Even though the Royals pretty much kicked off the trading season by dealing right-hander Homer Bailey on July 14 and catcher Martin Maldonado on July 15, the rest of the industry has mostly been silent.
One industry source said of the Royals, “It’s pretty obvious they’re just not going to give [Diekman and Hamilton] away. Like the other sellers, they’re waiting for something fair in return. And things just aren’t moving right now.”
Even Royals officials have wondered if there simply will be a frenzy of deals just before Wednesday’s Deadline.
Diekman, though, continues to draw a fair amount of interest. The Dodgers, Nationals, Phillies and Braves have scouted Diekman in recent weeks and appear the most interested. Of course, there could always be mystery teams interested, too.
Interestingly, though, no matter where Diekman -- who signed a one-year, $2.75 million deal last offseason -- goes, it wouldn’t be unthinkable for the Royals to pursue him again in free agency in the offseason. The Royals rave about his clubhouse presence and know he could serve as a mentor to their young arms as they maneuver through their rebuilding process.
Diekman, in fact, would welcome a chance to stay with the Royals.
“I really like it here,” Diekman told MLB.com.
But Diekman’s 97-98-mph fastball and wipeout slider have garnered attention from rival scouts. He has struck out 63 batters in 48 innings, and he is the type of power arm contenders could use in their bullpen.
“When he comes into a game,” Royals manager Ned Yost said, “you better be ready. He will bring it.”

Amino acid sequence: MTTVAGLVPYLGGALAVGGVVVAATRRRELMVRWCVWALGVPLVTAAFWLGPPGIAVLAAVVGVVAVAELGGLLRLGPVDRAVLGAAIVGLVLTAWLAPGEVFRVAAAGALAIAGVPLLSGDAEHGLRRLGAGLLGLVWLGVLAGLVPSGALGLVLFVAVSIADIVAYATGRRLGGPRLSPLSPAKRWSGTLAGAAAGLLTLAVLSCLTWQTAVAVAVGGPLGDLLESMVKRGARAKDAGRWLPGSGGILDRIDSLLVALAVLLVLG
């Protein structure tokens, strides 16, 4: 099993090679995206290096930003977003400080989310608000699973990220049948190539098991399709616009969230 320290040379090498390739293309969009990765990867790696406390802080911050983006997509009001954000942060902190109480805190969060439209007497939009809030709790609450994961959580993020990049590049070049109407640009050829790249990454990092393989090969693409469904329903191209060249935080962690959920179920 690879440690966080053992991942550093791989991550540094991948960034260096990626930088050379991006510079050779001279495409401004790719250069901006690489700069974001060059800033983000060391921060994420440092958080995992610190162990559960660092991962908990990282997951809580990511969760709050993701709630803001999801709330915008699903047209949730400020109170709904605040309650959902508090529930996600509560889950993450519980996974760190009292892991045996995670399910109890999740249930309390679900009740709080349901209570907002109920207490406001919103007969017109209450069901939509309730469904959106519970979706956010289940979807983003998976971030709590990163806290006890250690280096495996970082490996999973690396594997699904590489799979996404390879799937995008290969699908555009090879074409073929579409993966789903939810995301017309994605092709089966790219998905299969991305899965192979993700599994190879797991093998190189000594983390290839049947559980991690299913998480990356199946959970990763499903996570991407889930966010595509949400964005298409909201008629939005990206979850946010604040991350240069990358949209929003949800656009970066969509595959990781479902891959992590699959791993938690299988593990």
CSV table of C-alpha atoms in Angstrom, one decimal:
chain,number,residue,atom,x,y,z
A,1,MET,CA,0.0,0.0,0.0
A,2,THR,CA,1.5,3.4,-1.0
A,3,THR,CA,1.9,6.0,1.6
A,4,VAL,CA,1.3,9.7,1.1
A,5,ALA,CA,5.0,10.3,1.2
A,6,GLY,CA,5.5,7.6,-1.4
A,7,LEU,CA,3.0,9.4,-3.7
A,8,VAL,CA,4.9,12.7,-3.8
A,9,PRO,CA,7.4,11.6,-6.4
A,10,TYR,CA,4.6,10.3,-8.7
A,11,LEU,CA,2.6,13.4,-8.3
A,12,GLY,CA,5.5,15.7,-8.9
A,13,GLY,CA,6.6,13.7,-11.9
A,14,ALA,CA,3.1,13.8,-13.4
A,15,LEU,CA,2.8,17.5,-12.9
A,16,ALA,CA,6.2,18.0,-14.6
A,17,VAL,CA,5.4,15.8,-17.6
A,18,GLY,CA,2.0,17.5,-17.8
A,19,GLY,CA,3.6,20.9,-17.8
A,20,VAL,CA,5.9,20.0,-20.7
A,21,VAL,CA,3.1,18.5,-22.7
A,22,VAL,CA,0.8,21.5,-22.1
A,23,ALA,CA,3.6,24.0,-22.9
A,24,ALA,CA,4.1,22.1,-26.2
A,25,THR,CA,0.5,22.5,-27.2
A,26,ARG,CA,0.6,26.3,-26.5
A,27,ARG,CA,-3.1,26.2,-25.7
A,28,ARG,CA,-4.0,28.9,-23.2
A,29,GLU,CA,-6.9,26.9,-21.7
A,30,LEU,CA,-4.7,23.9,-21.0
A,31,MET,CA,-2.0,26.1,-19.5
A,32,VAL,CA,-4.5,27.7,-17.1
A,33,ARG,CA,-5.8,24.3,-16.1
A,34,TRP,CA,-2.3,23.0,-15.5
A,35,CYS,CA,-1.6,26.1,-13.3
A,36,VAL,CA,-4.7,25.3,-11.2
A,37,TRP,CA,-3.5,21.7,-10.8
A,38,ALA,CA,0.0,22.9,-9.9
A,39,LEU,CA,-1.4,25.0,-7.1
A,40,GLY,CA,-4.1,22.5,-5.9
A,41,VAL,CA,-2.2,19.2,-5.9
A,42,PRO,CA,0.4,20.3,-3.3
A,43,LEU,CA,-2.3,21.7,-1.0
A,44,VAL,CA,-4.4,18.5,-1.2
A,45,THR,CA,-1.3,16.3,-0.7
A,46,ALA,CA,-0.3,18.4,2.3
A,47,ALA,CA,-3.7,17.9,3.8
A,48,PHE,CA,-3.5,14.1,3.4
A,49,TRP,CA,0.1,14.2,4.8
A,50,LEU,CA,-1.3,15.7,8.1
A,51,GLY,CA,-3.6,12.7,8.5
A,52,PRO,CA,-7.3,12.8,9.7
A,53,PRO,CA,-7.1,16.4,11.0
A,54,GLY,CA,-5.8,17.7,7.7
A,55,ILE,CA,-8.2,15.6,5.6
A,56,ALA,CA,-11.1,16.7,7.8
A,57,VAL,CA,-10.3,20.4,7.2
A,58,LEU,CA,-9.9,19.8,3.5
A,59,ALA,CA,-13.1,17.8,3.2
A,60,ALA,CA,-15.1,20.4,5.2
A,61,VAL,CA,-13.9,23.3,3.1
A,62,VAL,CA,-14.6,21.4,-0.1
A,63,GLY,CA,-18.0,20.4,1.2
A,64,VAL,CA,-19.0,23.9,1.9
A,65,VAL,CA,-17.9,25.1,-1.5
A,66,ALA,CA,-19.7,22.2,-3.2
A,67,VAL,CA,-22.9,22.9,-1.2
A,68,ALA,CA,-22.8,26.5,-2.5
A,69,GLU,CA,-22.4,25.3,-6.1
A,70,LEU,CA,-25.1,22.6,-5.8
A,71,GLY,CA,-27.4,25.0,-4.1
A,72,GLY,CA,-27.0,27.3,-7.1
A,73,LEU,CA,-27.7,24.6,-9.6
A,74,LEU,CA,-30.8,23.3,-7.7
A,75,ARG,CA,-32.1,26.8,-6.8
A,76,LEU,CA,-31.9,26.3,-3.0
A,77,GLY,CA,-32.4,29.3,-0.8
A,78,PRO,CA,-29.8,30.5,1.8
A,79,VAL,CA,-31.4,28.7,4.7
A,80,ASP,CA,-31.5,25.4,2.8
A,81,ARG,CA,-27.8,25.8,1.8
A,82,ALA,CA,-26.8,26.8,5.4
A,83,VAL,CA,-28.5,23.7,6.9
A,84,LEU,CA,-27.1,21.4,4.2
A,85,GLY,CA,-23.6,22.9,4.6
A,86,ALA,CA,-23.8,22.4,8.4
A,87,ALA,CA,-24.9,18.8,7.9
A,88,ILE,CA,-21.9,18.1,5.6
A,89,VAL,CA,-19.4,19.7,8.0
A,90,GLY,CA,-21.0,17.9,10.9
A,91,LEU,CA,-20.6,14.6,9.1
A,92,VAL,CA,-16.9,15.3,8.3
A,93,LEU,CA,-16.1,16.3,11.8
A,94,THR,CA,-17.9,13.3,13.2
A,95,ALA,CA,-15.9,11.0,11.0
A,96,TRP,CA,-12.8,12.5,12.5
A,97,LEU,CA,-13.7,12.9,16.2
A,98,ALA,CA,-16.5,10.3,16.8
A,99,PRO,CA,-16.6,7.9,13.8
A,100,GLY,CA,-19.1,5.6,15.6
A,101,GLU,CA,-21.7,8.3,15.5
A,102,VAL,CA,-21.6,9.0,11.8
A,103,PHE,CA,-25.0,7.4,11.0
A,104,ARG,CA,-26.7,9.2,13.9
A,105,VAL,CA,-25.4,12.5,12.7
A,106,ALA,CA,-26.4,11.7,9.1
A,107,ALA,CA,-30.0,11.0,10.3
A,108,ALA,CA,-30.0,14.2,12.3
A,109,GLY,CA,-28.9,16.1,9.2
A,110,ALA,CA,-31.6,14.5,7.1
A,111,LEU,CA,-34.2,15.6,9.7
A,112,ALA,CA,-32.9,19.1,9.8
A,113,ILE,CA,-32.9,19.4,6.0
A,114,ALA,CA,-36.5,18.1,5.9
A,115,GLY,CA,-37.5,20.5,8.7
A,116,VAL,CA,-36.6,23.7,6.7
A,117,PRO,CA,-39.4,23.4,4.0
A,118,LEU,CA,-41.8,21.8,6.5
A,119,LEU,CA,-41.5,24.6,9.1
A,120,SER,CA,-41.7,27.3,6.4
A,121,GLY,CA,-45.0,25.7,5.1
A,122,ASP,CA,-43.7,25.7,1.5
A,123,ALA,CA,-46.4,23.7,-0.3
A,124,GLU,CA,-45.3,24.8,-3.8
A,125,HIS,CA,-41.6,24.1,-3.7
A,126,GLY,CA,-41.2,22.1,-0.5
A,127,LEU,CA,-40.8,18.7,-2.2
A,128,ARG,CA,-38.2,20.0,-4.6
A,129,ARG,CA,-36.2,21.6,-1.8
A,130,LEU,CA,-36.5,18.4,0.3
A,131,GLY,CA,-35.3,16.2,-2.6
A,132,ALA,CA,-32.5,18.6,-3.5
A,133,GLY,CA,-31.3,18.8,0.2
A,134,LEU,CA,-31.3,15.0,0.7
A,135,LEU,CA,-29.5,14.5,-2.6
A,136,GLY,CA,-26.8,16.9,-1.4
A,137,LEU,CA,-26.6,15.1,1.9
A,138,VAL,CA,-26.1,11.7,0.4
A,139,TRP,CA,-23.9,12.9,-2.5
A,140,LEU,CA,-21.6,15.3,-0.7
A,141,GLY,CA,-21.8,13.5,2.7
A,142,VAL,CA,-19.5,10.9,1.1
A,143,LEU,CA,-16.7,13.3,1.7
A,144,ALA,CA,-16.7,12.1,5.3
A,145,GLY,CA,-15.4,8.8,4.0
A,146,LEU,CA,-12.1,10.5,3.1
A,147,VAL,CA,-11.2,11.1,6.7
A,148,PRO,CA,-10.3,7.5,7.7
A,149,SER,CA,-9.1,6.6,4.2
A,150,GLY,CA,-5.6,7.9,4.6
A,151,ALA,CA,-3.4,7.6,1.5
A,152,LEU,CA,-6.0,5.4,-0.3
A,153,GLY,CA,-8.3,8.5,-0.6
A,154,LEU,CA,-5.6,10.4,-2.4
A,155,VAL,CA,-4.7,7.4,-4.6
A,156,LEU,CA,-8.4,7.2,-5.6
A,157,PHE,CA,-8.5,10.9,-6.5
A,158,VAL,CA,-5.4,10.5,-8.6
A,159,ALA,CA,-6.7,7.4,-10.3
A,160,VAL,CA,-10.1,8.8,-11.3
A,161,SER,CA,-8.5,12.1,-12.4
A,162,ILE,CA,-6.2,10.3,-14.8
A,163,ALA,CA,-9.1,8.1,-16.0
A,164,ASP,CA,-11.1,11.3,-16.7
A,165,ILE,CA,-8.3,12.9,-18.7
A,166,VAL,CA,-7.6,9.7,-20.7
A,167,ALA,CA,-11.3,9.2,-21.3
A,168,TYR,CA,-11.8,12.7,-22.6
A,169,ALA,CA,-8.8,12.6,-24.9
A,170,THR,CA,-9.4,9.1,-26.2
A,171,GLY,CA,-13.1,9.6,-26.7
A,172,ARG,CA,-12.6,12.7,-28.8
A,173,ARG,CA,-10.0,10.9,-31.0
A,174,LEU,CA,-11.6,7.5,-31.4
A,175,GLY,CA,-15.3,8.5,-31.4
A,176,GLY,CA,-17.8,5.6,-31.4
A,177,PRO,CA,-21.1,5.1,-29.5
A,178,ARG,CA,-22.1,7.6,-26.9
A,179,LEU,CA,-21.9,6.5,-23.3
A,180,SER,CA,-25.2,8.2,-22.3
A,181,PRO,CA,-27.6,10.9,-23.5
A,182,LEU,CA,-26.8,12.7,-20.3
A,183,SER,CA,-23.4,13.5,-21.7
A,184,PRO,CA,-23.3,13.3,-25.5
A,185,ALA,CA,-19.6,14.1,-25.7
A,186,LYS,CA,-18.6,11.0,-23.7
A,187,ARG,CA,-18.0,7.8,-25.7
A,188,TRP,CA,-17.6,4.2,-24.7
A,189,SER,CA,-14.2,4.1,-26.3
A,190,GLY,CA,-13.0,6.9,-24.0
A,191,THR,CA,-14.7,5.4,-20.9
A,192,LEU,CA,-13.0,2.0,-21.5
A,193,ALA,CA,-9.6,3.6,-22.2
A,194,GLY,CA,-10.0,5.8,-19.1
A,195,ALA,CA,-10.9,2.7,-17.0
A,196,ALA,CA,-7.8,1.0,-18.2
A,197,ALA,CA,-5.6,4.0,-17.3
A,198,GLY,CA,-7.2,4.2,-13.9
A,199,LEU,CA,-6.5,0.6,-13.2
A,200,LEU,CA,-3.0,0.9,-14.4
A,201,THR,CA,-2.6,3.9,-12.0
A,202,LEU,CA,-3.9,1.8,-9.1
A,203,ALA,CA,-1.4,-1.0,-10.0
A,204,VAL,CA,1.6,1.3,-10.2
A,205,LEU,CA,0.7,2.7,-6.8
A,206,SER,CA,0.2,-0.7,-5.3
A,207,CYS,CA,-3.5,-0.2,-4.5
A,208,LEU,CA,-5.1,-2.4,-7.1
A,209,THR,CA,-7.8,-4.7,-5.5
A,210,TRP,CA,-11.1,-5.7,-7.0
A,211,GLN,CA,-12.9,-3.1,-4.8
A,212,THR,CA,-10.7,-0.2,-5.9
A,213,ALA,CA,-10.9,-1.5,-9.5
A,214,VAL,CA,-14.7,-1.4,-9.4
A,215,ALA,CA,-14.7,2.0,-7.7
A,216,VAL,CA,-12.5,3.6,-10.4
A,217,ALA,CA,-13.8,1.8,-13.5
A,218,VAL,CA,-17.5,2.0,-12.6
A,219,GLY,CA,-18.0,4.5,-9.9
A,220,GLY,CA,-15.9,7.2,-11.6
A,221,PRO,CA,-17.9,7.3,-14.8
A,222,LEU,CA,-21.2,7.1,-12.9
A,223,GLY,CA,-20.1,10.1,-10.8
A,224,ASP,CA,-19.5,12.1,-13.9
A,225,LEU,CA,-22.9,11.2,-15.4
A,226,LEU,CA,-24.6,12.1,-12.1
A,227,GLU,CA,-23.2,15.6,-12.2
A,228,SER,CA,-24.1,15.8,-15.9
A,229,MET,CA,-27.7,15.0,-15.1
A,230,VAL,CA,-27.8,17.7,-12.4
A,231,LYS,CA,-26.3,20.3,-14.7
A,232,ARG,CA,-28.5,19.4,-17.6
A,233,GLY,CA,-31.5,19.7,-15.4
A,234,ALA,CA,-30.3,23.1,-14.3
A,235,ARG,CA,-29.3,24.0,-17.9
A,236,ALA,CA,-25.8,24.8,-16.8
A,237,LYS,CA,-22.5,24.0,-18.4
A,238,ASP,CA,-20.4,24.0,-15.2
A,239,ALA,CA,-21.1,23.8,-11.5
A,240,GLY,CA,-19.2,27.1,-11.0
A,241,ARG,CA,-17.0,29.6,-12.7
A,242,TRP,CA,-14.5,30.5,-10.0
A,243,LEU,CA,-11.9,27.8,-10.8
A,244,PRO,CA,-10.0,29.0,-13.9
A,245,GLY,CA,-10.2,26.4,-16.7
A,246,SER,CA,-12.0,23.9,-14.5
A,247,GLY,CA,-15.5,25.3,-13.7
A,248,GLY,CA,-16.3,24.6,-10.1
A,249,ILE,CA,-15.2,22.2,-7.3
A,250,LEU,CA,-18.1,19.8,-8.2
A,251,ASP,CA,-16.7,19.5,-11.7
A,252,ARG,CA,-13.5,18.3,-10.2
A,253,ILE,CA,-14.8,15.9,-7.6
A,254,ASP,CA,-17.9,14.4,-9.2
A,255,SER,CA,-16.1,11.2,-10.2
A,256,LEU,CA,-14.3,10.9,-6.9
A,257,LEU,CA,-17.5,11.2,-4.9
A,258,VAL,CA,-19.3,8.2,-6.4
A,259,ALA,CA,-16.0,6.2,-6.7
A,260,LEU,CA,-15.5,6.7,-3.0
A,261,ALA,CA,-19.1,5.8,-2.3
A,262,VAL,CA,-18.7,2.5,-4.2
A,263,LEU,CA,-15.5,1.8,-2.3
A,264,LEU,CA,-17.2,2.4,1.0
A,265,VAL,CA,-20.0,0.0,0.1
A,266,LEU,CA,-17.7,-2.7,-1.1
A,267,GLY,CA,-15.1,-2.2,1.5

Yost hasn’t really had a power lefty like Diekman in the bullpen during his nearly 10 years as the Royals' manager. Mike Minor hit 96 mph out of the bullpen in 2017 for Yost, and Scott Alexander had a power sinker that could hit 93-94. Matt Strahm also could touch 96.
“None of them has really had the velo that Jake has,” Yost said.
Another factor that has Diekman in demand is his splits -- left-handers are hitting just .213 against him, while righties are at .211.
“It doesn’t matter, because he can strike out righties just as well as lefties,” Yost said. “It kind of goes back when we had the really good bullpens in the past when [Kelvin] Herrera was the seventh-inning guy, Wade [Davis] in the eighth and Holly [Greg Holland] in the ninth. Jake is the eighth-inning guy, and we don’t really look at matchups for him. He’ll pitch the eighth when we have the lead because he strikes out anyone.”
Diekman’s ERA is a bit inflated, mainly because he had an 11-game stretch in late May and early June when he struggled, posting an 11.00 ERA while opponents registered a 1.165 OPS against him.
“But I don’t look at ERA for relievers,” Yost said. “No doubt it takes a long time to get [the ERA] down after a few bad outings. Starters’ ERAs are a little better telltale sign.”